As the Rector of Anglican Church of the Holy Trinity, I would like to claim Terry’s expectation as my own for this parish; that is, that they will be continually growing and expanding their relationship with God.   As their priest, they have expectations of me, one of which I hope is that I will assist them in living into this expectation I have of them.

Within the context of a church family, this expectation of an ever-expanding relationship with God has four growing edges-
1)      A growing intimacy with God in worship.

2)     A growing knowledge of God through study of the Scripture and the exploration of the things of the Kingdom.

3)      Growing in service to the Lord and in being Christ to the world around us.

4)     And a growing obedience to Christ in the Great Commission by introducing others to Christ and bringing others into the fellowship of God’s family.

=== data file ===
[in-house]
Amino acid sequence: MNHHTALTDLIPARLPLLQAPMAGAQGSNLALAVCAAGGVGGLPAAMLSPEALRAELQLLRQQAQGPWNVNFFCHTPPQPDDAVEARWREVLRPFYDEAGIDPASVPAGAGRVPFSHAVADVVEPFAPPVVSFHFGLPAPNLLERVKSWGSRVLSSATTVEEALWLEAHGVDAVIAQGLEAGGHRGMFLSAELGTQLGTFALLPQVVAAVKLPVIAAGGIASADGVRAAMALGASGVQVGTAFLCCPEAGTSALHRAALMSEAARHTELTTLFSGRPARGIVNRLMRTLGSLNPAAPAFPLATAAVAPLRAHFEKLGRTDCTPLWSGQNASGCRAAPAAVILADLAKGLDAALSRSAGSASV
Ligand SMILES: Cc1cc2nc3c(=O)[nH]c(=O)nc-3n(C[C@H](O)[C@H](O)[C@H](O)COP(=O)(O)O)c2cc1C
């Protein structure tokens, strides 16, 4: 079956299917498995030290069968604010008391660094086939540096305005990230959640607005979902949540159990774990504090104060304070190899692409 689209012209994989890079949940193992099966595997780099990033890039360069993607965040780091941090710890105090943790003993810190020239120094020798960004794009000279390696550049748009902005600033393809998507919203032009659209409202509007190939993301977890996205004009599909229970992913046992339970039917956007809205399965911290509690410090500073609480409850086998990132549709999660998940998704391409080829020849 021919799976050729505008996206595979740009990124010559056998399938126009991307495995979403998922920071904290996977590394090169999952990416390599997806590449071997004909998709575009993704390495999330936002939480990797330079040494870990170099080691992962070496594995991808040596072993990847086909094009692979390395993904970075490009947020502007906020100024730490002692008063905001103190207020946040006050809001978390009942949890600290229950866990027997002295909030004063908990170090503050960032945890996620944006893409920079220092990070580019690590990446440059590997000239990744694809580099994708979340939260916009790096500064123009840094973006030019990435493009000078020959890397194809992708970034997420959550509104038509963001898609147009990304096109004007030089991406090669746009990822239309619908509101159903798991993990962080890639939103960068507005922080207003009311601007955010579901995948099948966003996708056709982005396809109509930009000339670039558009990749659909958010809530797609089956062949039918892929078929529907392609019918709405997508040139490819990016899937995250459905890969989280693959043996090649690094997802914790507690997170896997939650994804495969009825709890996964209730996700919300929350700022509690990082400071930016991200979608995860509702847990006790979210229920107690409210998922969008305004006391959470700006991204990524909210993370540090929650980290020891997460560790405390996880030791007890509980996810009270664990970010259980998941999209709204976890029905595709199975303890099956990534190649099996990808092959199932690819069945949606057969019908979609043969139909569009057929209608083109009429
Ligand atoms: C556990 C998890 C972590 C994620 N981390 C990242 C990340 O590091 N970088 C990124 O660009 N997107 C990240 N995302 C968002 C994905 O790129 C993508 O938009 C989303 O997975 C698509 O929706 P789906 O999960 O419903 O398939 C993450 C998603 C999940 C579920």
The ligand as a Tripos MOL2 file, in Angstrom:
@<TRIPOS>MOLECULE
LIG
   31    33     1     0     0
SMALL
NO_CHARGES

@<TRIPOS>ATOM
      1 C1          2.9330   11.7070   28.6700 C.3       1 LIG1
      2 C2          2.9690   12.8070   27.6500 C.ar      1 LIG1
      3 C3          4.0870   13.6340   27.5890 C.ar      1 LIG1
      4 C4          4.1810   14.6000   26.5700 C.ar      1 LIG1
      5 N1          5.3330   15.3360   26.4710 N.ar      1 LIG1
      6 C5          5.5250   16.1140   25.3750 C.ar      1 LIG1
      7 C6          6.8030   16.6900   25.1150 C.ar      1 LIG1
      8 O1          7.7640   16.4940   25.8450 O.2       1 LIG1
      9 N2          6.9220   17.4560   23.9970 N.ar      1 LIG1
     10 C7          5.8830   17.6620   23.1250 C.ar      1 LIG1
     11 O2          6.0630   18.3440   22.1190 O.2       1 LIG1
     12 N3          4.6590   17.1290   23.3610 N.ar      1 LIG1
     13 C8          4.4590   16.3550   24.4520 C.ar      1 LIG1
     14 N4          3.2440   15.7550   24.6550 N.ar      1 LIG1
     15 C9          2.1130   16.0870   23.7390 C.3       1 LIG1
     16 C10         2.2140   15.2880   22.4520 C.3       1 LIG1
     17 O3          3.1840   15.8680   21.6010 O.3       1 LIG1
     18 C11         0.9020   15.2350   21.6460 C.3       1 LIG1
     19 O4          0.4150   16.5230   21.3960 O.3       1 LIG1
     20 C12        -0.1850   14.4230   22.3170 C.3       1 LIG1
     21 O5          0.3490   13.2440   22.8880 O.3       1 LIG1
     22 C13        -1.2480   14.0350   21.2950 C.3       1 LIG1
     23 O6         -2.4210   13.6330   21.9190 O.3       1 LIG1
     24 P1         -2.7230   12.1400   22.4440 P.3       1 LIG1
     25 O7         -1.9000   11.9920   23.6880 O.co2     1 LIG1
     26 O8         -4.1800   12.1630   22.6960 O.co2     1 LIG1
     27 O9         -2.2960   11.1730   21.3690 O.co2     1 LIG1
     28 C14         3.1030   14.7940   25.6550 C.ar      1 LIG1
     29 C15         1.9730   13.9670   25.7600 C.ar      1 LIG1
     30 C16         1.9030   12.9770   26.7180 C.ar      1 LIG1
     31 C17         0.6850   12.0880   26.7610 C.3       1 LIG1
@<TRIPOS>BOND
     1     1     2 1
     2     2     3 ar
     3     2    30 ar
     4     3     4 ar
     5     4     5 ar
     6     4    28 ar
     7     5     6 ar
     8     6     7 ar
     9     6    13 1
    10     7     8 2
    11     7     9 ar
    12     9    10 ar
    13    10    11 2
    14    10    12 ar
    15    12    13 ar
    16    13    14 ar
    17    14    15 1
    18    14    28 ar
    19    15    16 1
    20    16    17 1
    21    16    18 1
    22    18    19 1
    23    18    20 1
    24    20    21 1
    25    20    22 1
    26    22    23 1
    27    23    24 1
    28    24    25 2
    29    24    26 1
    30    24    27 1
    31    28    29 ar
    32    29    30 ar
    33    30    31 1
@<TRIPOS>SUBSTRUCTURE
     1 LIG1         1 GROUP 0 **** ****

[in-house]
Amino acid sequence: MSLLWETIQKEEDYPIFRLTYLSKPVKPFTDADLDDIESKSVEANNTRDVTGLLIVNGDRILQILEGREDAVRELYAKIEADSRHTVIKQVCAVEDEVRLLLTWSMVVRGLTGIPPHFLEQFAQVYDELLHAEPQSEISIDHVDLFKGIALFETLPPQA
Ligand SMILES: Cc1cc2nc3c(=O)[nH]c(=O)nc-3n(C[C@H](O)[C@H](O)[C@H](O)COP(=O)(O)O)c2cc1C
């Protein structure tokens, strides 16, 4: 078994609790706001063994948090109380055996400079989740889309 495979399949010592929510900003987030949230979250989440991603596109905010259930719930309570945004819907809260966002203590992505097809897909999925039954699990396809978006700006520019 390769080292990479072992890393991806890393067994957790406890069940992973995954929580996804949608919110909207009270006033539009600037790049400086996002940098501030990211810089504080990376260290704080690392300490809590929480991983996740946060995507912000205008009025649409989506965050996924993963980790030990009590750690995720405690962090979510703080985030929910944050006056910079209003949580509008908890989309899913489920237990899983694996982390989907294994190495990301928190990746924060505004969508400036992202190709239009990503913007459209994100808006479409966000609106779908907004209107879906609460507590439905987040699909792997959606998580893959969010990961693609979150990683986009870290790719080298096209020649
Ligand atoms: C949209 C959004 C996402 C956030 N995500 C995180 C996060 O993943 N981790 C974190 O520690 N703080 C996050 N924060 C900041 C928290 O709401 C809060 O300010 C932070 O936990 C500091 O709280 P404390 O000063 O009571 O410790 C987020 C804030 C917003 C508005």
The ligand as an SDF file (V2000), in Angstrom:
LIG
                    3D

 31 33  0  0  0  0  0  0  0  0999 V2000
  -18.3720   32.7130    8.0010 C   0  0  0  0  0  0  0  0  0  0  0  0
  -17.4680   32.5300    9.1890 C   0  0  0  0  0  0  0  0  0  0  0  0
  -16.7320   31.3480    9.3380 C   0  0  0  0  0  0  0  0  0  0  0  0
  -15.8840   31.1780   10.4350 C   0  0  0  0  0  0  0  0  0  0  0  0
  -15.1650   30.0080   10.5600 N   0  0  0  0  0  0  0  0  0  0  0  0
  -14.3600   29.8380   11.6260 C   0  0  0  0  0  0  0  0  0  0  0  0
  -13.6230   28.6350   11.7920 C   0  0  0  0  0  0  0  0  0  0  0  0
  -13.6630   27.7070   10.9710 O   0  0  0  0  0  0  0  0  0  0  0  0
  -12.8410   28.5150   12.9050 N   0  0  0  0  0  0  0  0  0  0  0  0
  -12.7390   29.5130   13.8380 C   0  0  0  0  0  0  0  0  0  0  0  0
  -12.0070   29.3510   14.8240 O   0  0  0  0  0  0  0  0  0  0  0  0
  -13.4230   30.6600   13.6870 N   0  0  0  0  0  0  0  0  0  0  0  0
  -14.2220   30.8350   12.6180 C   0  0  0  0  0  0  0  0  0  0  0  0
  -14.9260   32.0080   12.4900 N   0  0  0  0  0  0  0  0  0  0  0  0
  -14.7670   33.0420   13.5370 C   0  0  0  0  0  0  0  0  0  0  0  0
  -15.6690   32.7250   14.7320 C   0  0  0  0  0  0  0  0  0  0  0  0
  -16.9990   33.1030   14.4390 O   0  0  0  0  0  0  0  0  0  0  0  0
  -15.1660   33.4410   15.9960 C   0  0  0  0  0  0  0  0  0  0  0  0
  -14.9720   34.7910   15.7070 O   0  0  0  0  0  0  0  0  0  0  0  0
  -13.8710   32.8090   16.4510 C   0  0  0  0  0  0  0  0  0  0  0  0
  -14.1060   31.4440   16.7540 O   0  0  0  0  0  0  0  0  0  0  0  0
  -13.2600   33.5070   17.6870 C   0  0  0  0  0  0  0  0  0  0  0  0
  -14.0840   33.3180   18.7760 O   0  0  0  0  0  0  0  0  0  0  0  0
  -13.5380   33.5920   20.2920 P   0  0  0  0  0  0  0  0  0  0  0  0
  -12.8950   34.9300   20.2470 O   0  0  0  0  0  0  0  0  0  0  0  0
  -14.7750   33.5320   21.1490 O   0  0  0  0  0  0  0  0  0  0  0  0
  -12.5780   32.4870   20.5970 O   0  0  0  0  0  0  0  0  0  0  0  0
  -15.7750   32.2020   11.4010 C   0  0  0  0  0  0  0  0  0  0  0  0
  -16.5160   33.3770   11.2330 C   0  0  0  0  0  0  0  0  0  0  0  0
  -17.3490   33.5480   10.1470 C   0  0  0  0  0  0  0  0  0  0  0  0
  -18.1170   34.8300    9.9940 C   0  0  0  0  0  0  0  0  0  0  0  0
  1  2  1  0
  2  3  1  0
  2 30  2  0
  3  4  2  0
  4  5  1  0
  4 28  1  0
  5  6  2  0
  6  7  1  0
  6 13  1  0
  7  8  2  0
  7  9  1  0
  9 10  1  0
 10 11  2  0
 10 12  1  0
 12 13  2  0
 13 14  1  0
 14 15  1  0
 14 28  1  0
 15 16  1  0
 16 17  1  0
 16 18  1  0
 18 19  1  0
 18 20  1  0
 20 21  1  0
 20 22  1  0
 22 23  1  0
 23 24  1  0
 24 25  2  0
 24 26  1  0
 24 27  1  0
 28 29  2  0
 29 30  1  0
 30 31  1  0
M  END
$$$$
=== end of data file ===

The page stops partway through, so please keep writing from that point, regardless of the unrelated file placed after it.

It is very appropriate for them to expect much of me as their Rector, but God has called me to also expect much of them.   

Father Rob

Sunday, September 14, 2014

More Catechesis, Please

The Rev. Dr. J.I Packer who is with the Anglican Church in North America (ACNA) is one of the leading evangelical theologians of our time.  He was also the chief editor in the production of the English Standard Verson (ESV) of the Bible. The following is extracted from a "Living Church Magazine" article on J.I. Packer by William Murchison, February 7, 2010.  

Dr. Packer said at St. Matthew’s Cathedral in Dallas on Jan. 9, 2010 that he yearns for the return of catechesis, “Bible-based, Christ-centered, declarative in style,” at a time when “the Christian value system is virtually disappearing from schools.”  “We are drifting back into paganism…”